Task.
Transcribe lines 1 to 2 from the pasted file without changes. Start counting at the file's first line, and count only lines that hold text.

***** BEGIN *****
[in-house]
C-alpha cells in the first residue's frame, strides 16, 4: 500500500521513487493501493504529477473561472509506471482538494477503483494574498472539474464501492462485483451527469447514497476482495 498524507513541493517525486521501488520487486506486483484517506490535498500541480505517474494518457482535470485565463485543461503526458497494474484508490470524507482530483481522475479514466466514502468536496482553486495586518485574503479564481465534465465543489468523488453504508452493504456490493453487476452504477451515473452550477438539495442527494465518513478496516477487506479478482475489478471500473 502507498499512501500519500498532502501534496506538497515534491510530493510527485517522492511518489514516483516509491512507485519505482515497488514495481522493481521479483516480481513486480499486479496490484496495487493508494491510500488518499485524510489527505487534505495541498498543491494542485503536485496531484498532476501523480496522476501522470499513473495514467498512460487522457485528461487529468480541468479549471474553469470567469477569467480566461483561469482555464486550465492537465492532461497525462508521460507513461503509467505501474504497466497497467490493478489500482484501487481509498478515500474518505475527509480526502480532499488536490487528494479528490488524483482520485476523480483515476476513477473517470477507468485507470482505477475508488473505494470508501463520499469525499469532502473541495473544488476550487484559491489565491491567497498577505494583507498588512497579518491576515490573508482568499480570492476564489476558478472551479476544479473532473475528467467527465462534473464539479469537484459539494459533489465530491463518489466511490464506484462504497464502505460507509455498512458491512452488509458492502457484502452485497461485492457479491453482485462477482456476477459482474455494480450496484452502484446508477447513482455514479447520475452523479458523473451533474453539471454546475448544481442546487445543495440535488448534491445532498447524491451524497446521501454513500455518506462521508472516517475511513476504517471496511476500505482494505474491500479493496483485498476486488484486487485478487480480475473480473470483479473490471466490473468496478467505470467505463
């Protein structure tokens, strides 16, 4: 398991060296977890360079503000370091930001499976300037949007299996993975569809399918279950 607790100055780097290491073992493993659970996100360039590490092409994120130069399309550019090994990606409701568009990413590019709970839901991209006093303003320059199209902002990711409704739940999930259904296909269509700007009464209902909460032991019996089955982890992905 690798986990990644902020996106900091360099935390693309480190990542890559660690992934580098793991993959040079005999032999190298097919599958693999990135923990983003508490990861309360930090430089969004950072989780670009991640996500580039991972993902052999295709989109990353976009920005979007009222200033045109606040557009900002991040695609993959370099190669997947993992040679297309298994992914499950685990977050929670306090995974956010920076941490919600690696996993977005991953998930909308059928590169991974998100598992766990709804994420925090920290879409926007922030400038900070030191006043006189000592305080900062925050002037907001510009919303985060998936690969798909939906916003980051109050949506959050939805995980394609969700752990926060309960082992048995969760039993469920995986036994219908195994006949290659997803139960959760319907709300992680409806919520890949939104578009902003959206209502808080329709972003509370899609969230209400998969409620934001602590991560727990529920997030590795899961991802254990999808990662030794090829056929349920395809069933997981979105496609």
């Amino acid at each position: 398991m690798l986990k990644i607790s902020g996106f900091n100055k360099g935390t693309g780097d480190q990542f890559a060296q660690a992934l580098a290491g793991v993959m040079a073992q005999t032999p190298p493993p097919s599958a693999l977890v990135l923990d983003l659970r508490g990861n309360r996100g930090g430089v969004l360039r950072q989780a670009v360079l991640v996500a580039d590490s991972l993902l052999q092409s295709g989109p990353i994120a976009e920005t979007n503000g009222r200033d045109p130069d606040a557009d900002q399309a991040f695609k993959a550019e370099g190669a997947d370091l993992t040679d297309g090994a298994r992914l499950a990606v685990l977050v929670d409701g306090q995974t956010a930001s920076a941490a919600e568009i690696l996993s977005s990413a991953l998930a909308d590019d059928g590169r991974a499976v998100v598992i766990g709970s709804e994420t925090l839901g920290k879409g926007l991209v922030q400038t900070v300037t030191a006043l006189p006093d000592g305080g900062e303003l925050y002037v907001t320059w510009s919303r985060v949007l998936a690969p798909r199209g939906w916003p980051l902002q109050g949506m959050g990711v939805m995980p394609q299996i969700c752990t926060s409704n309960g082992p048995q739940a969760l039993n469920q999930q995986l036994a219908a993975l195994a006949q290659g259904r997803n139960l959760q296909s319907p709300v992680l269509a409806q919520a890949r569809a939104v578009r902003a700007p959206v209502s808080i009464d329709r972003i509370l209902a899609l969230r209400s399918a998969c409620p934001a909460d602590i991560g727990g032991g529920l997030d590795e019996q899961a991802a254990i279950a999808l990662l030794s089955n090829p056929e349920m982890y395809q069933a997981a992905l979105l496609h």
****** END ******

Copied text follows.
[in-house]
C-alpha cells in the first residue's frame, strides 16, 4: 500500500521513487493501493504529477473561472509506471482538494477503483494574498472539474464501492462485483451527469447514497476482495 498524507513541493517525486521501488520487486506486483484517506490535498500541480505517474494518457482535470485565463485543461503526458497494474484508490470524507482530483481522475479514466466514502468536496482553486495586518485574503479564481465534465465543489468523488453504508452493504456490493453487476452504477451515473452550477438539495442527494465518513478496516477487506479478482475489478471500473 502507498499512501500519500498532502501534496506538497515534491510530493510527485517522492511518489514516483516509491512507485519505482515497488514495481522493481521479483516480481513486480499486479496490484496495487493508494491510500488518499485524510489527505487534505495541498498543491494542485503536485496531484498532476501523480496522476501522470499513473495514467498512460487522457485528461487529468480541468479549471474553469470567469477569467480566461483561469482555464486550465492537465492532461497525462508521460507513461503509467505501474504497466497497467490493478489500482484501487481509498478515500474518505475527509480526502480532499488536490487528494479528490488524483482520485476523480483515476476513477473517470477507468485507470482505477475508488473505494470508501463520499469525499469532502473541495473544488476550487484559491489565491491567497498577505494583507498588512497579518491576515490573508482568499480570492476564489476558478472551479476544479473532473475528467467527465462534473464539479469537484459539494459533489465530491463518489466511490464506484462504497464502505460507509455498512458491512452488509458492502457484502452485497461485492457479491453482485462477482456476477459482474455494480450496484452502484446508477447513482455514479447520475452523479458523473451533474453539471454546475448544481442546487445543495440535488448534491445532498447524491451524497446521501454513500455518506462521508472516517475511513476504517471496511476500505482494505474491500479493496483485498476486488484486487485478487480480475473480473470483479473490471466490473468496478467505470467505463